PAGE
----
5. List of Florida hurricanes (pre-1900) The list of Florida hurricanes prior to 1900 extends back to 1523 and encompasses 159 North Atlantic hurricanes known to have affected Florida. Since the start of the Atlantic hurricane database in 1851, there were only eight years in which no tropical cyclone affected the state. Collectively, tropical cyclones in Florida resulted in at least 6,504 fatalities and monetary damage of over $90 million (2008 USD). At least 109 boats or ships were either driven ashore, wrecked, or damaged due to the storms. Information is sparse for earlier years due to limitations in tropical cyclone observation, though as coastlines became more populated, more data became available. The National Hurricane Center recognizes the uncertainty in both the death tolls and the dates of the events.[1] 1523 – Two ships and their crews are lost during a hurricane on the west Florida coast.[2] 1553 – A hurricane affects the state, killing fewer than 700 people.[3] Around 1553 – A hurricane hits western Florida, resulting in about 700 casualties.[3] Some modern researchers estimate this is the same storm as the previous event, as some early storms affecting more than one locale may have multiple listings if the storm track is unknown.[1] 1559 – A hurricane off northwestern Florida sinks six Spanish ships.[2] August 20, 1559 – Around 500 people are killed by a hurricane offshore at western Florida.[3] September 19, 1559 – A hurricane off the coast of Florida sinks several ships and kills many sailors.[2] Pensacola history notes this hurricane sinking 5 ships, with a Spanish galleon, grounding a caravel, and killing nearly 500 of 1,500 colonists and crewmen at Punta de Santa Maria across from Santa Rosa Island. 1563 – Cape Canaveral experiences the effects of a hurricane, with 284 fatalities reported.[3] September 22, 1565 – An offshore hurricane washes several French ships ashore between Matanzas Inlet and Cape Canaveral, leaving 71 missing. The hurricane led to the loss of Fort Caroline and ultimately the French influence in Florida.[2][4] September 13, 1566 – Rough seas and strong winds are experienced in the northeastern portion of the state by an offshore hurricane. It executes a loop and affects the area three days later.[4] September 26, 1566 – An offshore hurricane washes a ship ashore near Cape Canaveral.[4] 1571 – Two ships are lost on the Florida coastline during a hurricane, with few survivors.[2] Fall 1571 – A hurricane makes landfall near Saint Augustine, causing great damage to the city from strong winds and a powerful storm surge.[4] 1589 – One ship is wrecked during a hurricane along the eastern coast of the state.[2] 1591 – 29 ships are lost along the coastal region of Florida during several tropical cyclones.[2] September 22, 1599 – A hurricane makes landfall a short distance south of Saint Augustine, destroying several houses and flooding the entire town.[4] September 5, 1622 – 1,090 people are killed during a hurricane in the Straits of Florida.[3] August 1638 – A hurricane strikes the northeastern portion of the state, though its effects, if any, are unknown.[4] September 27, 1641 – After passing over the Florida Straits, a hurricane wrecks five ships. The storm produces tropical storm force winds and rough seas along the northeastern portion of the state.[4] August 19, 1674 – A hurricane known as the Great Storm of 1674 hits near Saint Augustine, and severely damages the town and its fort from rough seas.[4] 1683 – 496 people die from a hurricane that affects east-central Florida,[3] though modern researchers question whether it was a hurricane or not.[1] October 4, 1695 – A large ship is wrecked in the Florida Keys due to a passing hurricane.[2] 1700s[edit] September 30, 1707 – A hurricane makes landfall near or to the south of Saint Augustine. Most of the houses in the town are destroyed due to the winds and storm surge. The storm drops rainfall there for at least 24 hours.[4] Late June 1714 – Several ships are wrecked due to a hurricane in the Florida Keys.[2] 1715 – A hurricane sank 11 Spanish ships along a path from Ft. Pierce and south of Cape Canaveral carrying Gold and Silver; today this is known as the Treasure Coast.[5] July 15, 1733 – A hurricane passes through The Bahamas and southern Florida, killing a total of 56 people.[3] 1741 – A storm hits northwest Florida at Santa Rosa Island.[6] 1752 – A large storm hits northwest Florida at Santa Rosa Island, at Presidio Isla de Santa Rosa, destroying all but 2 buildings.[6] October 22, 1752 – Multiple vessels are lost during a hurricane off the state.[2] August 24, 1753 – A tropical storm passing through the northeastern portion of the state drops heavy precipitation.[4] 1758 – A hurricane which strikes St. Marks results in 40 fatalities.[3] October 23, 1766 – A ship capsizes due to a hurricane off northwestern Florida.[2] September 25, 1769 – Northeastern Florida experiences strong winds from a hurricane, though it is unknown if it makes landfall or not.[4] October 29, 1769 – A strong hurricane hits Miami, blowing down several trees and grounding a ship.[4] June 1777 – A ship is lost off Florida, with the entire crew missing and believed killed.[2] October 14, 1780 – A storm, possibly related to the Great Hurricane of 1780, impacts the northeastern portion of the state with moderate winds and severe beach erosion.[4] 1781 – About 2,000 people are killed due to a hurricane off the coast of the state.[3] Early October 1794 – A hurricane estimated to have moved inland from the southwestern portion of the state resulted in moderate beach erosion near Jacksonville.[4] October 17, 1797 – An offshore hurricane capsizes a few ships off the eastern coast of Florida.[4] 1800–1849[edit] September 7, 1804 – An offshore hurricane sinks eight ships in the harbor of Saint Augustine and destroys the Quasada Battery at the mouth of the St. Johns River from its storm surge.[4] September 15, 1806 – Saint Augustine receives a landfall from a severe hurricane that destroys several houses, uproots many trees, washes several vessels ashore, and destroys the city pier.[4] October 4, 1811 – A hurricane of moderate intensity strikes near Saint Augustine, with many houses in the city damaged or destroyed. Shipwrecks were reported throughout the eastern Florida coastline.[7] Several destroyed homes are not rebuilt for 11 years.[4] October 1, 1812 – A hurricane remains stationary offshore of northeastern Florida, producing severe conditions along portions of the St. Johns River.[4] September 16, 1813 – The eye of a major hurricane passes over the border between Florida and Georgia.[4] August 7, 1817 – A tropical storm hits near Apalachicola Bay, though its effects are unknown.[4] September 1819 – Heavy rainfall is caused by a tropical storm making landfall between New Orleans and Apalachicola.[8] September 15, 1821 – A hurricane estimated to have made landfall near the border of Alabama and Mississippi produces high tides along the Florida Panhandle, sinking six ships in Pensacola and causing minor damage to homes.[9] July 8, 1822 – A ship is breached along the extreme western Florida Panhandle as a result of a tropical storm striking Mississippi.[10] September 14, 1824 – A storm which moves inland near Darien, Georgia brings hurricane force conditions to northeastern Florida.[4] June 2, 1825 – An early season storm produces gusty and rainy conditions in northeastern Florida after hitting between Cedar Key and Apalachicola.[4] October 2, 1825 – Saint Augustine is struck by a minimal hurricane. The hurricane produces a 4 foot storm surge, causing some damage to houses, while moderate winds wash four ships aground and damage orange crops.[11] August 15, 1830 – A hurricane which ultimately moves inland on South Carolina parallels the eastern coast of the state, bringing strong winds and rain to coastal areas.[12] August 22, 1830 – Just days after the previous storm, another hurricane impacts and parallels the eastern coastline.[13] June 10, 1831 – A tropical storm which struck the Florida Panhandle brings strong winds to Saint Augustine.[4] Early August 1835 – An offshore tropical storm produces winds in excess of 40 mph (65 km/h) in the northeastern portion of the state.[4] August 15, 1835 – Key West and the Dry Tortugas report gusty winds from a hurricane passing through central Cuba.[14] September 14, 1835 – A major hurricane strikes southeastern Florida, moves across the state, and recurves in the Gulf of Mexico before hitting near Tampa Bay. In the southeastern portion of the state, the hurricane severely floods several islands, while damage in and around Tampa totals $200,000 (1835 USD, $4.1 million 2008 USD). After moving northeastward through the state, the hurricane destroys the lighthouse at the Ponce de León Inlet.[15] August 1, 1837 – East-central Florida is struck by a minimal hurricane which produces heavy rainfall and strong winds for northeastern Florida.[16] August 7, 1837 – A storm estimated to have struck Mississippi destroys several warehouses in Saint Marks from its 6 foot (1.8 m) storm surge.[17] August 7, 1837 – Simultaneously existing with the previous storm, a hurricane moves ashore near Fernandina Beach, destroying at least nineteen buildings from moderate winds and higher than usual tides.[18] August 16, 1837 – A storm known as the Calypso Hurricane parallels the eastern coastline offshore and produces tropical storm force winds in the northeastern portion of the state.[4] Mid-August 1837 – A hurricane makes landfall south of Saint Augustine and after moving northwestward through the state it passes through Tallahassee.[19] August 30, 1837 – A small storm estimated to have been a major hurricane strikes the northwestern Florida coastline. Considered by some to be the most severe gale in the area, the hurricane produces tides estimated at 15 feet (4.6 m) above normal. Flooding from the storm damages or destroys multiple buildings, causing eight deaths and $230,000 in damage (1837 USD, $4.4 million 2008 USD).[20] September 13, 1837 – Saint Augustine reports moderate northeasterly winds from a nearby hurricane, though other details are unknown.[21] September 24, 1837 – A tropical storm believed to have struck the east-central coastline produces moderate winds in northeastern Florida.[4] October 7, 1837 – The Racer's Storm moves inland to the west of the state, causing moderate damage along the Florida Panhandle.[22] September 7, 1838 – A hurricane strikes near Key Biscayne, killing 38 people.[3] September 14, 1841 – The town of St. Joseph is destroyed by a hurricane hitting the Florida Panhandle.[23] October 18, 1841 – A northeastward moving hurricane passes south of the Florida Keys and wash many ships aground.[24] August 2, 1842 – A weak tropical storm produces heavy rainfall in northeastern Florida.[4] September 4, 1842 – Moderate damage is caused by a hurricane passing Key West.[25] September 22, 1842 – A tropical storm makes landfall near Pensacola.[26] October 4, 1842 – A 955 mbar major hurricane which makes landfall on northwestern Florida produces a 20 foot (6 m) storm surge at Cedar Key. Strong winds result in severe damage in Tallahassee, where damage amounts to $500,000 (1842 USD, $11.1 million 2008 USD). Saint Augustine reports strong winds and heavy rainfall.[27] October 26, 1842 – An offshore storm produces tropical storm force winds and high tides.[4] September 13, 1843 – Port Leon is struck by a strong hurricane and is nearly destroyed by its 10 foot (3 m) storm surge.[28] Residents in the city moved four miles northward in response to the hurricane and formed the city of Newport.[29] The hurricane kills 14 in the Florida Panhandle,[28] of which only one occurred in Port Leon.[29] September 7, 1844 – A small, intense hurricane hits near Daytona Beach, and is considered by one modern historian to be the most severe storm to affect northeastern Florida in the 19th century. After crossing the state, the eye passed over Apalachicola[4] where its strong winds destroyed the roofs of several buildings.[30] October 4, 1844 – A large hurricane passes through the Florida Straits and produces high tides and strong winds along the eastern coastline.[31] October 11, 1846 – The Great Havana Hurricane of 1846 passes near Key West with an estimated pressure of 902 mbar (hPa) and winds of possibly Category 5 status,[32] damaging or destroying all but 6 of the houses in the city. 50 are killed,[33] and damage amounts to $200,000 (1846 USD, $4.8 million 2008 USD). It is estimated it struck mainland Florida near Cedar Key,[34] producing severe flooding and strong winds.[4] September 25, 1848 – The Great Gale of 1848 strikes near Tampa as a major hurricane with an estimated pressure of 948 mbar.[4] Considered one of the most significant hurricanes in the Tampa area, the 15 foot (4.6 m) storm surge from the hurricane destroyed much of Tampa and nearby Fort Brooke.[35] October 11, 1848 – A major hurricane hits northwestern Florida, causing additional damage to the severe hurricane a few weeks before.[36] 1850–1859[edit] August 23, 1850 – A large hurricane strikes near Apalachicola, with its powerful storm surge destroying many ships and flooding coastal roads.[37] August 24, 1851 – Apalachicola is hit by a major hurricane, causing severe damage in the St. Marks area from its 12 foot (3.7 m) storm tide.[38] August 22, 1852 – The first hurricane of the season produces hurricane-force winds in the Florida Keys.[38] It later makes landfall near the Mississippi/Alabama border, producing strong winds and a pressure of 980 mbar in Pensacola.[39] September 12, 1852 – The third hurricane of the season strikes near Tampa, producing strong winds and high seas in coastal areas.[4] Rainfall from the storm totals 0.55 inches (14 mm) at Fort Meade.[38] October 9, 1852 – St. Marks is hit by a moderate hurricane which results in downed trees and damage to multiple small structures.[4] October 20, 1853 – A storm paralleling the northeastern Florida coastline produces hurricane-force winds and coastal flooding.[4] September 8, 1854 – The third hurricane of the season parallels the northeastern Florida coastline as a major hurricane before striking eastern Georgia. Though it is very severe offshore, impact is minor in Florida.[4] August 31, 1856 – A Category 2 hurricane hits near Panama City, producing a pressure of 968 mbar and a storm tide of 6 feet (1.8 m) at Apalachicola.[38] September 15, 1858 – The third tropical storm of the season hits near Tampa Bay and causes little effects as it crosses the state.[4] September 16, 1859 – A hurricane hits southern Alabama and produces hurricane force conditions in western Florida. The storm produces heavy rainfall including a total of 3.3 inches (84 mm) in Barrancas Barracks, and destroys several buildings near the coast at Pensacola. One ship is washed aground.[38] October 17, 1859 – A tropical storm hits near Fort Lauderdale, though effects, if any, are unknown.[40] 1860–1869[edit] August 16, 1861 – The second hurricane of the season passes a short distance to the west of the Florida Keys, producing 35 mph (56 km/h) winds at Fort Jefferson.[41] The storm is believed to have later turned to the northeast, cross over the state, and wash a Confederate ship ashore at Saint Augustine.[4] November 1, 1861 – A tropical storm hits near Chokoloskee on the southwest coastline, crosses the state, and exits into the Atlantic Ocean near Cape Canaveral. Impact, if any, is unknown.[40] May 28, 1863 – Strong hurricane "Amanda" struck northwest Florida on May 28; the earliest landfall during a year known in the US.[42] September 17, 1863 – An offshore tropical storm causes disruption in shipping in the coastal waters off eastern Florida.[4] October 23, 1865 – The final hurricane of the season passes through the western Florida Keys and hits near Cape Sable, producing heavy rainfall of 4.1 inches (104 mm) in Key West and strong winds throughout the state.[38] October 6, 1867 – A hurricane hits near the mouth of the Steinhatchee River, though effects, if any, are unknown.[40] October 4, 1868 – Apalachicola is struck by a tropical storm. There were no reports of damage.[40] 1870–1879[edit] October 9, 1870 – A Category 2 hurricane moves northeastward through the Florida Straits, producing hurricane-force winds across the southern portion of the state. Impact is unknown in the state.[38] October 20, 1870 – The eye of a moderate hurricane passes over the Dry Tortugas, producing heavy rainfall and widespread debris. It later strikes Chokoloskee, crosses the state, and tracks out to sea.[38] Numerous fatalities were reported in the state.[3] August 17, 1871 – A major hurricane makes landfall near Palm Beach with a pressure of 952 mbar.[38] The hurricane causes several shipwrecks on the Atlantic coastline, while in Jacksonville moderate winds destroy the roofs of several weak buildings.[4] August 25, 1871 – The fourth tropical storm and second hurricane of the season hits near Palm Beach, causing at least one shipwreck along the coastline.[4] September 6, 1871 – A minor hurricane hits near the mouth of the Steinhatchee River and produces heavy rainfall across the state.[4] October 5, 1871 – Saint Marks is struck by a tropical storm, though its effects, if any, are unknown.[40] October 23, 1872 – A tropical storm hits near Tampa and produces 5.94 inches (151 mm) of rainfall in Jacksonville.[4] June 2, 1873 – The first storm of the season hits near the Florida/Georgia border and produces light winds, including a report of 28 mph (45 km/h) in Jacksonville.[4] September 19, 1873 – A hurricane hits near Saint Marks and causes heavy damage in Tallahassee.[38] September 23, 1873 – Tampa is struck by a tropical storm. Its impact is unknown.[40] October 7, 1873 – A major hurricane makes landfall near Fort Myers and causes heavy damage in Punta Rassa from its 14 foot (4.3 m) storm tide.[38] September 28, 1874 – The sixth storm and third hurricane of the season hits near Yankeetown and, after briefly being downgraded to a tropical storm, exits later that day near the Florida-Georgia state line. Impact is unknown.[40] September 14, 1875 – Key West reports 45 mph (72 km/h) winds in association with a hurricane that passes to the southwest of the state.[43] September 27, 1875 – A tropical storm hits near Panama City before quickly dissipating. Its effects are unknown.[38] September 16, 1876 – Jacksonville experiences 22 mph (35 km/h) from a tropical storm paralleling the east coast of Florida.[4] October 20, 1876 – A moderate hurricane passes near Key West and later strikes near Cape Sable, though its impact, if any, is unknown.[40] September 19, 1877 – After hitting southern Louisiana, a hurricane makes landfall near Panama City, though its effects, if any, are unknown.[40] October 3, 1877 – The third hurricane of the season strikes near Apalachicola as a major hurricane, producing a storm tide of 12 feet (3.7 m) and a pressure of 988 mbar at Saint Marks.[38] Damage, if any, is unknown. October 26, 1877 – A tropical storm hits near Cedar Key, causing no known damage.[4] July 2, 1878 – The first storm of the season moves onshore just south of Fort Myers, though its effects are unknown.[40] September 8, 1878 – A tropical storm hits near Key Largo, moves northwestward, and strengthens in the Gulf of Mexico before looping to the northeast and striking near Yankeetown as a Category 2 hurricane.[40] Rainfall reaches 4.93 inches (155 mm) in Key West,[44] and in Jacksonville the storm produces a pressure of 989 mbar and winds of up to 48 mph (77 km/h). There, high tides result in flooding near waterways.[4] At least one death was reported in the state.[2] October 10, 1878 – Heavy amounts of precipitation is caused by a tropical storm making landfall near Apalachacola.[44] October 21, 1878 – A hurricane paralleling the east coast of Florida produces winds in excess of 75 mph (120 km/h) along the coastline and rainfall peaking at 4.8 inches (122 mm) at Key West. Over a dozen ships are driven aground.[45] October 16, 1879 – Pensacola is struck by a weak tropical storm which produces light winds and moderate rainfall peaking at 2.36 inches (60 mm) in Saint Marks.[46] October 27, 1879 – A tropical storm hits near Cedar Key, producing gusty winds in Jacksonville but causing no known damage.[4] 1880–1889[edit] August 29, 1880 – 68 people die from a shipwreck as a result of a Category 2 hurricane making landfall near Saint Augustine.[4] Several other ships are washed ashore from Jupiter Inlet to the mouth of the St. Johns River, and another is damaged in the Gulf of Mexico after the hurricane crosses the state. In Cedar Key it is considered one of the worst hurricanes on record, with several buildings destroyed.[47] September 8, 1880 – A tropical storm hits near Yankeetown, producing light amounts of rain and wind across the northern portion of the state.[4] October 8, 1880 – The ninth storm and eighth hurricane of the season moves ashore just south of Yankeetown, though its impact, if any, is unknown.[40] August 1, 1881 – Pensacola reports 15.95 inches (405 mm) of rainfall in association with a tropical storm that hits near the Alabama/Mississippi border.[48] August 17, 1881 – A northeastward moving tropical storm passes just south of the Florida Keys and produces heavy rainfall and winds peaking at 28 mph (45 km/h) in Punta Russa.[48] August 28, 1881 – Jacksonville experiences light winds from a hurricane that strikes Savannah, Georgia.[4] September 10, 1882 – The second hurricane of the season makes landfall as a major hurricane at Pensacola, where it was considered to be among the most severe on record. Several boats are washed ashore along the Gulf of Mexico coastline. In and around Jacksonville, the strong winds greatly damage the cotton crop and destroy several buildings, killing five people.[49] October 11, 1882 – A minimal hurricane hits near Yankeetown, causing moderate coastal flooding and heavy rainfall.[49] September 10, 1883 – Jacksonville reports heavy rainfall in intervals and moderate winds from a hurricane paralleling the eastern coastline.[50] September 10, 1884 – An offshore tropical storm which later becomes a hurricane produces higher than normal tides in northeastern Florida.[4] August 24, 1885 – Light rainfall and gale force winds is reported in Jacksonville in association with a hurricane paralleling the eastern coastline.[51] August 30, September 21, and September 30, 1885 – Three tropical storms affect western Florida. Winds were not exceptionally strong, though the passage of the three storms contribute to a wet month in some portions of northern Florida, with precipitation accumulating to around 20 inches (500 mm) of rain.[4] October 11, 1885 – The eighth storm of the season hits near the mouth of the Steinhatchee River, producing localized street flooding and moderate winds.[4] June 21, 1886 – An unusual Category 2 hurricane in the month of June strikes near St. Marks, producing strong winds gusts but little damage.[52] June 30, 1886 – A week after the previous storm, another Category 2 hurricane hits the central Florida Panhandle, causing damage to numerous ships and capsizing several others. The winds of the hurricane destroy dozens of houses and buildings, killing several people.[52] July 19, 1886 – The fourth storm of the season makes landfall near Yankeetown and produces gusty winds yet little damage.[52] August 18, 1886 – The Indianola Hurricane passes just south of the Florida Keys, with Key West reporting a peak gust of 52 mph (84 km/h).[53] July 27, 1887 – A hurricane hits near Pensacola and produces heavy rainfall peaking at 8 inches (203 mm) in Cedar Key. The rainfall, in combination with strong winds and rough seas, cause heavy damage to crops and roads.[54] August 22, 1887 – A major hurricane paralleling the eastern coastline produces strong winds near the coast.[54] October 20, 1887 – Heavy rainfall is reported in association with a hurricane crossing the northwestern Florida Panhandle.[54] October 30, 1887 – The sixteenth storm of the season hits near Tampa, though its effects, if any, are unknown.[40] August 16, 1888 – A major hurricane moves ashore on southeastern Florida, producing 2.02 inches (51 mm) of precipitation at Jupiter and a storm tide of 14 feet (4.3 m) at Miami. Damage is unknown.[38][55] September 7, 1888 – 2.48 inches (63 mm) of rain is recorded in Fort Meade in association with a tropical storm striking near Palm Beach.[56] September 23, 1888 – The sixth storm of the season formed just south of the Florida Keys before briefly moving onshore in the extreme southeastern portion of the state. Effects, if any, are unknown.[40] October 11, 1888 – A Category 2 hurricane hits near Yankeetown. It produces high tides and moderate winds, and destroys a hotel on Fort George Island.[4] June 17, 1889 – The second storm of the season moves ashore near Yankeetown. Impact, if any, is unknown.[40] September 23, 1889 – After weakening from hurricane status, a tropical storm makes landfall on Pensacola, though its effects, if any, are unknown.[40] October 6, 1889 – The final storm of the season strikes extreme southern Florida after passing through the Florida Keys, causing no known effects.[40] 1890–1899[edit] August 24, 1891 – A minimal hurricane hits near Homestead, though due to lack of observations near the landfall location its impact in the state is unknown.[38] October 7, 1891 – The seventh storm of the season strikes Cape Sable and causes no known impact.[40] October 9, 1891 – Shortly after becoming an extratropical cyclone, a storm crosses the state from Fort Myers to Cape Canaveral, producing light winds across the state.[4] June 10, 1892 – A tropical storm which makes landfall near Cape Sable drops large amounts of precipitation across the southern Florida.[57] September 12, 1892 – Southeastern Louisiana is hit by a tropical storm, with winds in Pensacola reaching 47 mph (76 km/h).[58] October 24, 1892 – Heavy rainfall is reported in southern Florida as a result of a tropical storm hitting Tampa Bay.[57] June 16, 1893 – Saint Marks is struck by a tropical storm. Moderate winds and rainfall occurs throughout the northeastern portion of the state,[59] including a total of 1.51 inches in Jacksonville.[4] August 27, 1893 – The Sea Islands Hurricane parallels the eastern coastline as a major hurricane, producing winds in excess of 75 mph (120 km/h) near the coast. The winds destroy nine cottages in Mayport.[4] October 2, 1893 – The Cheniere Caminada Hurricane makes landfall on southeastern Louisiana, though its large and powerful circulation damages Pensacola with high tides and winds.[59] October 12, 1893 – A major hurricane parallels the coastline about 60 miles (95 km) offshore. The storm tide was high enough that at low tide, it was at the position of the normal high tide mark. The tide caused street flooding in Saint Augustine, with heavy damage reported in Mayport.[4] August 7, 1894 – The second storm of the season hits just west of the Florida/Alabama border. Pensacola reports 50 mph (80 km/h) winds in association with the storm, though damage, if any, is unknown.[60] September 25, 1894 – A hurricane makes landfall near Fort Myers. In Tampa, rainfall reached 13.78 inches (350 mm), causing coastal flooding in areas.[61] Heavy damage was reported in several cities in northeastern Florida.[4] October 9, 1894 – A major hurricane hits moves ashore near Pensacola, producing high tides and heavy rainfall.[61] October 2, 1895 – Heavy rainfall occurs in southern Florida as a result of a tropical storm passing a short distance to the south of the state.[62] October 16, 1895 – Naples is struck by a tropical storm whose impact is unknown.[40] October 22, 1895 – An offshore hurricane causes high tides and strong winds in southeastern Florida.[62] July 7, 1896 – A Category 2 hurricane hits near Pensacola. There, strong winds destroy the roofs of about 35 houses and wreck 9 boats. Damage in the city is estimated at over $100,000 (1896 USD, $2.6 million 2008 USD).[63] September 29, 1896 – The fourth storm makes landfall as a major hurricane on Yankeetown with a pressure of 960 mbar. Strong winds downed hundreds of trees and caused severe damage amounting to $1.5 million (1896 USD, $36 million 2006 USD).[63] Multiple deaths were reported in the state.[3] October 9, 1896 – A tropical storm hits near Fort Myers, though its impact is unknown.[40] September 11, 1897 – An anemometer in Pensacola reports winds of 43 mph (69 km/h) from a hurricane in the Gulf of Mexico. It is unknown if the hurricane causes damage in the state.[64] September 21, 1897 – The third storm of the season moves ashore just north of Fort Myers and produces heavy rainfall, including a 24‑hour total of 6.56 inches (166 mm) in Tampa.[65] Surface weather analysis for the San Ciriaco Hurricane on August 13, 1899 August 2, 1898 – A tropical storm makes landfall near Palm Beach, crosses the state, and intensifies in the Gulf of Mexico before hitting Apalachicola as a hurricane. Three barges, four tug boats, and several boats are destroyed, and numerous wharves and dwellings are damaged as a result of the storm. Four people die from the shipwrecks.[66] October 2, 1898 – A Category 4 hurricane hits southern Georgia, causing severe damage in the extreme northeastern portion of the state. A storm surge of 12 feet floods and damages several buildings along the Fernandina waterfront.[4] A conservative estimate for total damage in the state is $500,000 (1898 USD, $13 million 2008 USD).[66] August 1, 1899 – After previously moving across southwestern Florida, a Category 2 hurricane strikes Apalachicola. The storm causes $575,000 in boat, crop, and property damage (1899 USD, $14.8 million 2008 USD), and also results in six fatalities.[67] August 13, 1899 – The San Ciriaco Hurricane parallels the eastern coastline, producing moderate winds and light damage.[67] October 5, 1899 – A tropical storm hits near Tampa and sinks a schooner off Fernandina Beach.[4] October 30, 1899 – A hurricane parallels the eastern Florida coastline, with several locations near the coast recording strong winds in association with the storm. No cases of serious damage are reported.[67] Monthly statistics[edit] Number of recorded storms affecting Florida Month Number of storms June 10 July 6 August 35 September 56 October 53 November 1 Deadly storms[edit] The following is a list of hurricanes with known deaths in the state. Several other hurricanes killed an unknown number of people in Florida, and multiple others left several missing. Year Number of deaths 1781 2,000 1622 1,090 Around 1553 700 1553 <700 1559 500 1559 ~500 1683 496 1563 284 1880 68 1846 50 1758 40 1838 38 1843 14 1837 8 1899 6 1882 5 1898 4 1878 1+ https://en.wikipedia.org/wiki/List_of_Florida_hurricanes_(pre-1900)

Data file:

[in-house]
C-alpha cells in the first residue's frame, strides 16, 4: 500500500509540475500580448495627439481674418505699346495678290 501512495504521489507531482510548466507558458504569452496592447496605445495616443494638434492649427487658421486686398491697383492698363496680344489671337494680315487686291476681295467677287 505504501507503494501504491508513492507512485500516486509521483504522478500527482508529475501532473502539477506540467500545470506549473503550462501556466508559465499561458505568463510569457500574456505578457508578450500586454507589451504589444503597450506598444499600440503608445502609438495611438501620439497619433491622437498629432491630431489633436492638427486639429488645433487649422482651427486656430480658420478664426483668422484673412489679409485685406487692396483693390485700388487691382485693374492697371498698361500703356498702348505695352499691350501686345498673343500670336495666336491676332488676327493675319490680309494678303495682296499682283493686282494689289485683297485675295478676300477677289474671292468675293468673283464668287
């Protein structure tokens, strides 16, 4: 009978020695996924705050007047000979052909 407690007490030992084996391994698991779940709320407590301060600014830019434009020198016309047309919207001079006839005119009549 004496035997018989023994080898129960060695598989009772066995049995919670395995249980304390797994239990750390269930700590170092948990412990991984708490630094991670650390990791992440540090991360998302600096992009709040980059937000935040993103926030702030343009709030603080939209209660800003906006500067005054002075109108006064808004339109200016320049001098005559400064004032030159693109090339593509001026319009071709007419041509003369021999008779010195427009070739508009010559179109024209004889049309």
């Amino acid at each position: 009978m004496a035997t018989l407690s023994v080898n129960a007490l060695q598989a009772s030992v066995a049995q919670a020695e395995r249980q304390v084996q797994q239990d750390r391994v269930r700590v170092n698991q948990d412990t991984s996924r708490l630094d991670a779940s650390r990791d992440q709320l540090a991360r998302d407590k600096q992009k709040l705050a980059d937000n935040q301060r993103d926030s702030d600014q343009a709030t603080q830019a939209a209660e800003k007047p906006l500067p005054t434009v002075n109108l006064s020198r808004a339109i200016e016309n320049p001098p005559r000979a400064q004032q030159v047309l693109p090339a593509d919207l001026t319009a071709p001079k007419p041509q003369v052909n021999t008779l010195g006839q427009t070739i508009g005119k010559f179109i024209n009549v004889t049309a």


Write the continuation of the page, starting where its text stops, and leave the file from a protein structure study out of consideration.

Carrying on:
6. See what top Dem on House Intel Committee said when asked about Dems’ collusion with Ukraine http://www.theblaze.com/news/2017/07/16/see-what-top-dem-on-house-intel-committee-said-when-asked-about-dems-collusion-with-ukraine/